The actual end rig is basically a normal tope trace. Use about 12-inches of 50lb wire connected by a size 4 rolling swivel to 5-feet of 60lb mono, which acts as a rubbing leader. I also use 14-feet of 50lb mono as extra security tied to the main reel line. This protects the end of the main line from touching snags when fishing shallow water.

If you prefer, instead of wire, you can use just 6-feet of 200lb commercial grade mono, but in shallow clear water this tends to coil around the bait and looks totally unnatural. Itís okay though, in more coloured deeper water, though still not a favourite of mine.

The hook takes massive pressure and needs to be strong. The best pattern is a Mustad Barbless Tope & Ray hook 6/0 or 8/0. Being barbless it is easy to set with light gear and tough enough to land the biggest tope.

The best bait is whole mackerel, slashed deeply along the flanks to release the blood, and about 6ozs in weight. Chop the tail fin off and pass the hook through the nose bringing the point out just above the eyes. The nose is strong here and the hook remains in place under pressure but is fully exposed for easy hooking. I like this system of hooking for slack water fishing and over clean sandbanks.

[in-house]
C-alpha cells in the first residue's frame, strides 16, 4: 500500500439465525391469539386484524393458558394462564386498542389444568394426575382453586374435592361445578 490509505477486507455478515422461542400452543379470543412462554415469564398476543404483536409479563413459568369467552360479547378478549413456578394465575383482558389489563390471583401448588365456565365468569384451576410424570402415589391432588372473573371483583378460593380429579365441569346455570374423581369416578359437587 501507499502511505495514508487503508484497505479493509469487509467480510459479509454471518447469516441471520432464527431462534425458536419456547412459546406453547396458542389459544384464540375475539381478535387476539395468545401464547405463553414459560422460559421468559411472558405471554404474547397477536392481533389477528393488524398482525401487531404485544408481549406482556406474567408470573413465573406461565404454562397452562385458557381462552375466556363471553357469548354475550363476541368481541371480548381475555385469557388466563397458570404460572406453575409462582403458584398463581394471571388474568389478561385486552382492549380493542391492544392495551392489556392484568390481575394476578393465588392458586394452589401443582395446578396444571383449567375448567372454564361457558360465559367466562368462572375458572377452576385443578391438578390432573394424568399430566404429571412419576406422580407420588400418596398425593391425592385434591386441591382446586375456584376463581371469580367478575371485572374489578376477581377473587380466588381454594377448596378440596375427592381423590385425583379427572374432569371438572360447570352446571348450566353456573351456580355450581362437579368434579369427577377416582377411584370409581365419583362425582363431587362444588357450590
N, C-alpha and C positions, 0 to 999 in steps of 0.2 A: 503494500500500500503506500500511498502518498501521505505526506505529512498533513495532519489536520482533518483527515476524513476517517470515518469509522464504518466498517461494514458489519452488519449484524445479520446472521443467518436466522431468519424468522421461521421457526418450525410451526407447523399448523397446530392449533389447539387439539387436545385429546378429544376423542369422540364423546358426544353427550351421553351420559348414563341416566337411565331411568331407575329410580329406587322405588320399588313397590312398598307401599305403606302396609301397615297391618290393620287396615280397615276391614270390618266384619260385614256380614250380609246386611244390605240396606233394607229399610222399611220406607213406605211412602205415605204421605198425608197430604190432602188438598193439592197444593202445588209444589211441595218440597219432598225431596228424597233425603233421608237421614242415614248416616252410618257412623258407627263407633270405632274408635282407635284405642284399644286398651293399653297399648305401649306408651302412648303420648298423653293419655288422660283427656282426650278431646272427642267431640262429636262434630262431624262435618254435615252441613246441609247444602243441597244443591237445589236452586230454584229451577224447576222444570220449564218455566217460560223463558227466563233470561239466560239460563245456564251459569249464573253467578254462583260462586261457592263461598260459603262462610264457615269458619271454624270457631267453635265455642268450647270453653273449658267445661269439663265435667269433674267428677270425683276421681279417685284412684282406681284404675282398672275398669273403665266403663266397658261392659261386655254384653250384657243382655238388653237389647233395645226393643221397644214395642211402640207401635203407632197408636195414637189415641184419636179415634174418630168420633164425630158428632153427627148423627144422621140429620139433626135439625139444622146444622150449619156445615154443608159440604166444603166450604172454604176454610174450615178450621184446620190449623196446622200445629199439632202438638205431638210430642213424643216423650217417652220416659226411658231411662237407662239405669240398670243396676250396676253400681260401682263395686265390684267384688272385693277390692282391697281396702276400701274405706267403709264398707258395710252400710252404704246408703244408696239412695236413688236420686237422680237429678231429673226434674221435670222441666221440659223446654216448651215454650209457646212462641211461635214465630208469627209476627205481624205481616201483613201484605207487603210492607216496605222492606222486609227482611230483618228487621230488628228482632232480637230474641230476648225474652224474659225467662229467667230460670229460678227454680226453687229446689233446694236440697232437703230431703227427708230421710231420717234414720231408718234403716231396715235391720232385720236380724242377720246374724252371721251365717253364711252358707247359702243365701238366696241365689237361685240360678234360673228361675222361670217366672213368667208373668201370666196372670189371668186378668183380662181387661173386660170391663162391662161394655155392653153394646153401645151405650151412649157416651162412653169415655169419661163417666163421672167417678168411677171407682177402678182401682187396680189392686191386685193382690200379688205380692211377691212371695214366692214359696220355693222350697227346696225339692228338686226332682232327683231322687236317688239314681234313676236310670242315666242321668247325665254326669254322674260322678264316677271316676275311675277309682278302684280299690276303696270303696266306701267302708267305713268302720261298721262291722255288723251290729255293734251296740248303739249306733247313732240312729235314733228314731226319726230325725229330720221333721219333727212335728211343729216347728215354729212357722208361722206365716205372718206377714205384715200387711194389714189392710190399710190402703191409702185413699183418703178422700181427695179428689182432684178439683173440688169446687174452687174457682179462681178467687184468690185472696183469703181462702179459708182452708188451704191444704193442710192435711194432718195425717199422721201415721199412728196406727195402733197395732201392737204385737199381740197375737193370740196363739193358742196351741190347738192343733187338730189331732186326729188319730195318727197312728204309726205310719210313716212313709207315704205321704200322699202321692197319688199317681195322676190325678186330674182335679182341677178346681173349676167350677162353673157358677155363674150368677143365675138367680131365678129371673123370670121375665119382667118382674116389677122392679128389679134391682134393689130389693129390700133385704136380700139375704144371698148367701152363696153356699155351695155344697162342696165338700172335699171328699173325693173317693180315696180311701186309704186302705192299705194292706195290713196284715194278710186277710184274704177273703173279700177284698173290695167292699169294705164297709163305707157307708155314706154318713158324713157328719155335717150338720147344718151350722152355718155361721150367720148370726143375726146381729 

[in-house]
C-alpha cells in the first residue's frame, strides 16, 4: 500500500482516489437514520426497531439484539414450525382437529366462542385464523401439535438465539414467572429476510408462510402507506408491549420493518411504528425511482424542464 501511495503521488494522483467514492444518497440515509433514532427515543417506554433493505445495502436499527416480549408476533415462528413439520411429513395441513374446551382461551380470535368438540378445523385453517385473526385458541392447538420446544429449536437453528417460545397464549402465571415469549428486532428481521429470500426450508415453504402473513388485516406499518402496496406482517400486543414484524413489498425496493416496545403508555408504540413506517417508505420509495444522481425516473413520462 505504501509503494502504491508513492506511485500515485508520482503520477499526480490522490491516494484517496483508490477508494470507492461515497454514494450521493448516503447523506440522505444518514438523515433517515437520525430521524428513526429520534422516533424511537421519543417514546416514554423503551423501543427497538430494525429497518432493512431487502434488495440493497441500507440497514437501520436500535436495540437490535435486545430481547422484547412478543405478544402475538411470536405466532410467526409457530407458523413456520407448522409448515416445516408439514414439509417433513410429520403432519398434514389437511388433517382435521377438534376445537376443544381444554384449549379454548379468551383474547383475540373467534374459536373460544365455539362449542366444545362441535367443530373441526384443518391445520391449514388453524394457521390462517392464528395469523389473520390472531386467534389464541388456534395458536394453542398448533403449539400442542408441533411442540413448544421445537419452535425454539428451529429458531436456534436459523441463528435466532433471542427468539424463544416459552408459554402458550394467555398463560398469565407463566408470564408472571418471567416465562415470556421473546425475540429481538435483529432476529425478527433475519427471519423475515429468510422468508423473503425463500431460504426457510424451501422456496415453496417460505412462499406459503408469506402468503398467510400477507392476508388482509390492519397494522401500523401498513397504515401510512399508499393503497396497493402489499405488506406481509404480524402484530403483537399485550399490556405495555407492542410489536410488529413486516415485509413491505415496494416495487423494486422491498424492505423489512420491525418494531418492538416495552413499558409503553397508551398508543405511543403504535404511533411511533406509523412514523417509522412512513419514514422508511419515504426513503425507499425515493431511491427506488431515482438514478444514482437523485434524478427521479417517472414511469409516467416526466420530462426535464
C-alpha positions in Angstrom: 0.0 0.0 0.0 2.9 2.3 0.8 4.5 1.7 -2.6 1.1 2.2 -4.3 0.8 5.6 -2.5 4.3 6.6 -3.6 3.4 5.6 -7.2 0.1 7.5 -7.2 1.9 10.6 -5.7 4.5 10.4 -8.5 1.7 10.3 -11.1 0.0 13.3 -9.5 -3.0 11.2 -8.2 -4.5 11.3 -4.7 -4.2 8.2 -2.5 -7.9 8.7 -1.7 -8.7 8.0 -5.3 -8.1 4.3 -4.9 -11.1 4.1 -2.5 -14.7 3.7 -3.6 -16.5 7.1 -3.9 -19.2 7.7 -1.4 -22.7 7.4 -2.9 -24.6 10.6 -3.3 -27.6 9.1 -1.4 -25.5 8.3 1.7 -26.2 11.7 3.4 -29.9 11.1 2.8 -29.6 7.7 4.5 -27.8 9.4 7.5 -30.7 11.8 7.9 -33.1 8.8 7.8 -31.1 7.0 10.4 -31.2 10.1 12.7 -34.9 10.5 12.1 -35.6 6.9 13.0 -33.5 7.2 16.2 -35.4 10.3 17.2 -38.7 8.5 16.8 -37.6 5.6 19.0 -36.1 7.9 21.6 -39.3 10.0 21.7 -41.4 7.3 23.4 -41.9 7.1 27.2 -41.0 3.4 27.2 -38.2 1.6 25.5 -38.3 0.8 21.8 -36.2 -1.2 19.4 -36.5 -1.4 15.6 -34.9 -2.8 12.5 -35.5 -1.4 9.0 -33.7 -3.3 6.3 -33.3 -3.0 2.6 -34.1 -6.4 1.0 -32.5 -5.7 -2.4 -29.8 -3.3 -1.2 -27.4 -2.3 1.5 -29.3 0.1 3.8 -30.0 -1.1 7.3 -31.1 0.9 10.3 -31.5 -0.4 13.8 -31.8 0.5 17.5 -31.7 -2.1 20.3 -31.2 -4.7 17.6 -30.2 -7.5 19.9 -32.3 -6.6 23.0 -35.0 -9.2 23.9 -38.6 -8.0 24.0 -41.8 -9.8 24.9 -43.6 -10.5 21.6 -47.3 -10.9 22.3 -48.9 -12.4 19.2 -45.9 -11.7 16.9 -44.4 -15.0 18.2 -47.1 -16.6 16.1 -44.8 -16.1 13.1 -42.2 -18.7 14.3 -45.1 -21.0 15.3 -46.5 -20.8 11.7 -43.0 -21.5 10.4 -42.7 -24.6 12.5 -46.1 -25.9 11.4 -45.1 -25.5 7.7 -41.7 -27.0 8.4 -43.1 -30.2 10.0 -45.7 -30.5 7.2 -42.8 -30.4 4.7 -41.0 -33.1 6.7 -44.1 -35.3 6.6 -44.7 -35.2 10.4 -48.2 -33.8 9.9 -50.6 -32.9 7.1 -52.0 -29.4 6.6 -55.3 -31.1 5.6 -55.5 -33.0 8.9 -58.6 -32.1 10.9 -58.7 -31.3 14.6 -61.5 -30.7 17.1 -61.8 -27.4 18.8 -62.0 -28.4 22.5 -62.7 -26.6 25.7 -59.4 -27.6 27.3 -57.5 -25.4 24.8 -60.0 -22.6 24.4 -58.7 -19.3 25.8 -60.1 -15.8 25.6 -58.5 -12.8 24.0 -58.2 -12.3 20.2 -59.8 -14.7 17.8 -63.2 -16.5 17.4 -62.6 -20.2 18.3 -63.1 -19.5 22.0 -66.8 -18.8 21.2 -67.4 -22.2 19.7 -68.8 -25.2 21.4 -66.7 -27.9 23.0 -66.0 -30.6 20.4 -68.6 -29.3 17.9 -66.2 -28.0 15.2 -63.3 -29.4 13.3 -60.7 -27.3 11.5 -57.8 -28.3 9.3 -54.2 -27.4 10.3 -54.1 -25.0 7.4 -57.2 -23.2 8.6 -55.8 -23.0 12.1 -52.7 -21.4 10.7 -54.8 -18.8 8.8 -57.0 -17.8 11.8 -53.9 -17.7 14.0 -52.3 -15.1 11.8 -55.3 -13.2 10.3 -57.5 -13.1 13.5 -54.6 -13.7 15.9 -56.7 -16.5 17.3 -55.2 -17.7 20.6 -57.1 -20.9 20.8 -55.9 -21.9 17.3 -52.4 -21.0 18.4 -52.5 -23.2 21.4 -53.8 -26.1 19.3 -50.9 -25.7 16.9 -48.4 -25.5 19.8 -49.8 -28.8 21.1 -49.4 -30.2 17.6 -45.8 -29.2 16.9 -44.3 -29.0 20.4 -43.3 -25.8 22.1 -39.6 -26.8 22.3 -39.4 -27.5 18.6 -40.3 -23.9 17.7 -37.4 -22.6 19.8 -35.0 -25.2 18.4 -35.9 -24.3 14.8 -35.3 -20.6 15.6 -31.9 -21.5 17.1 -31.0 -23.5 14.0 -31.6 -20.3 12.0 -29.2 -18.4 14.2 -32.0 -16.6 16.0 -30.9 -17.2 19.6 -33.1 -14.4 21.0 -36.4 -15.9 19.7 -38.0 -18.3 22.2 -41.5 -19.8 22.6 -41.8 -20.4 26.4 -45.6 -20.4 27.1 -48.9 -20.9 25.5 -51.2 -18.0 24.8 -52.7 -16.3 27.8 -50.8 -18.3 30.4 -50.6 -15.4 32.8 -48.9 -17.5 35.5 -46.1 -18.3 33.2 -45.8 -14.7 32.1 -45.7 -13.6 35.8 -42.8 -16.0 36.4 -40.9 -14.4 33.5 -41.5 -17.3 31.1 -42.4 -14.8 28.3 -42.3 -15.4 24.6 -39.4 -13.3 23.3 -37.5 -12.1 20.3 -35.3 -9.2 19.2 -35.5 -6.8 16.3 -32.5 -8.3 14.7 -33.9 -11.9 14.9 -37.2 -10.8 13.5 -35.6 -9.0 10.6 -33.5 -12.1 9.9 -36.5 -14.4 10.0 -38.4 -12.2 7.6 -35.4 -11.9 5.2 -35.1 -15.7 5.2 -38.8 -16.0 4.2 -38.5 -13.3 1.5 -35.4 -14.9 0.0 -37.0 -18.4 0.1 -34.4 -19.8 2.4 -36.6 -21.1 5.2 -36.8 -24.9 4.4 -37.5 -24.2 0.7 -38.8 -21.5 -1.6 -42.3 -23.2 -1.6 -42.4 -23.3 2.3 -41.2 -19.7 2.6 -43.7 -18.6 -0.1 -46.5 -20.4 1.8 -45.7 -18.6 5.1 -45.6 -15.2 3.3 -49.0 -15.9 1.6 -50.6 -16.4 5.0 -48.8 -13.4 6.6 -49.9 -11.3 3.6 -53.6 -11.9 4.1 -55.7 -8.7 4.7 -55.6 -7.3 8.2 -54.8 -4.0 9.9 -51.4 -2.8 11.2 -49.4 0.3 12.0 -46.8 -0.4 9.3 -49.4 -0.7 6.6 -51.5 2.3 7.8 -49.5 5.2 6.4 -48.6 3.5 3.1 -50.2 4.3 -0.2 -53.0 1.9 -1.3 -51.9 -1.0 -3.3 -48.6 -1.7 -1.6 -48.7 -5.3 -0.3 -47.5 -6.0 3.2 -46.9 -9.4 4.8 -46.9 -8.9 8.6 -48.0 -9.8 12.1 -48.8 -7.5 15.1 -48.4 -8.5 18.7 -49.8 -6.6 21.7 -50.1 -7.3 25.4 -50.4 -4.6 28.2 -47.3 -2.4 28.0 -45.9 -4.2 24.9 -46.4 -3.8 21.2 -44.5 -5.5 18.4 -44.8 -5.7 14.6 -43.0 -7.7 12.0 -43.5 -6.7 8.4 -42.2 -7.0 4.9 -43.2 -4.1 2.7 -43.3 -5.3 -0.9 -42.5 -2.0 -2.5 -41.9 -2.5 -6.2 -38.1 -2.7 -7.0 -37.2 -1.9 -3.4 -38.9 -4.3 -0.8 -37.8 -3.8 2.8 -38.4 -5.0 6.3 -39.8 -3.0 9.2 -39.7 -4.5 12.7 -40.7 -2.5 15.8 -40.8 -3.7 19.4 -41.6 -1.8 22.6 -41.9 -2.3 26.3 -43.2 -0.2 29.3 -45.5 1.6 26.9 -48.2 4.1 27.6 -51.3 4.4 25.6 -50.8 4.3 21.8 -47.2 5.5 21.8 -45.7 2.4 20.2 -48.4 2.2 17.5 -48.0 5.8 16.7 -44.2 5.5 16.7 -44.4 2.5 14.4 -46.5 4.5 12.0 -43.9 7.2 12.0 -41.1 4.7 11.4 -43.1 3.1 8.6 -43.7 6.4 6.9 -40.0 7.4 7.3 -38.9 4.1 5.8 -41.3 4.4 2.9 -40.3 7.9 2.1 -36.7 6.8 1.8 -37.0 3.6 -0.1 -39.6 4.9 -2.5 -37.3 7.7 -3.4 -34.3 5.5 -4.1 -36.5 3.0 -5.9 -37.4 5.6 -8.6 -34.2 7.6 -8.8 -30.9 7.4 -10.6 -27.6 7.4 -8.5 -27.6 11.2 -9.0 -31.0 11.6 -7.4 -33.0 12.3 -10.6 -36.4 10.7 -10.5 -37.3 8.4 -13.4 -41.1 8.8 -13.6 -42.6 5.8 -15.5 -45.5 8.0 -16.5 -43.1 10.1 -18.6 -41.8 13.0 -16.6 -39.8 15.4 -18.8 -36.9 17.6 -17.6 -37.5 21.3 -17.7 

Alternatively thread the hook down from the tail stitching fashion and position the hook point just above the gills on the tail side. This form of presentation is useful when you want to "bounce" the bait along the bottom using the tide run and when fishing in to the edge of a reef.

Other baits that work are small black bream around reefs, or whiting and gurnards over sand.

Tope love the first flush of a new tide as it begins to gain a little speed and washes over the structure youíre fishing. Thatís when the make their first pass to see whatís on offer.

I like to be in position anchored up some distance uptide of the reef or banks Iím going to fish prior to low water. Anchor about 30-metres away as a minimum in shallow water, but 50-metres or more if the water is deeper than 20-feet and the tide likely to gain speed quickly as youíll need the extra distance to help get the bait down in the water to the area you want to fish.

Weíre aiming to get the bait in a position where we think the tope will be working. On reefs this is invariably at the very edge of the reef where clean sand meets the rough stuff, or where the reef starts to rise upwards. On sandbanks, again gauge where the banks begin to rise upwards and place your baits here or slightly up the incline. A brief pass over the structure to be fished and checking the sounder gives this necessary contour information prior to actually fishing.

To get a bait out to the fish as soon as the tide turns I use a party balloon to trot the bait to the fish. This is on a quick release system and simple to rig. Blow the balloon up to a normal size and knot the end tight with a granny knot. From the top swivel of the tope trace tie on a 2-foot length of 30lb mono. Form a long loop in the end of 30lb line and tie a simple granny knot in the balloons end that closes over the loop. Now pull the loop shorter through the granny knot to leave just an inch or so of loop and a short tag end.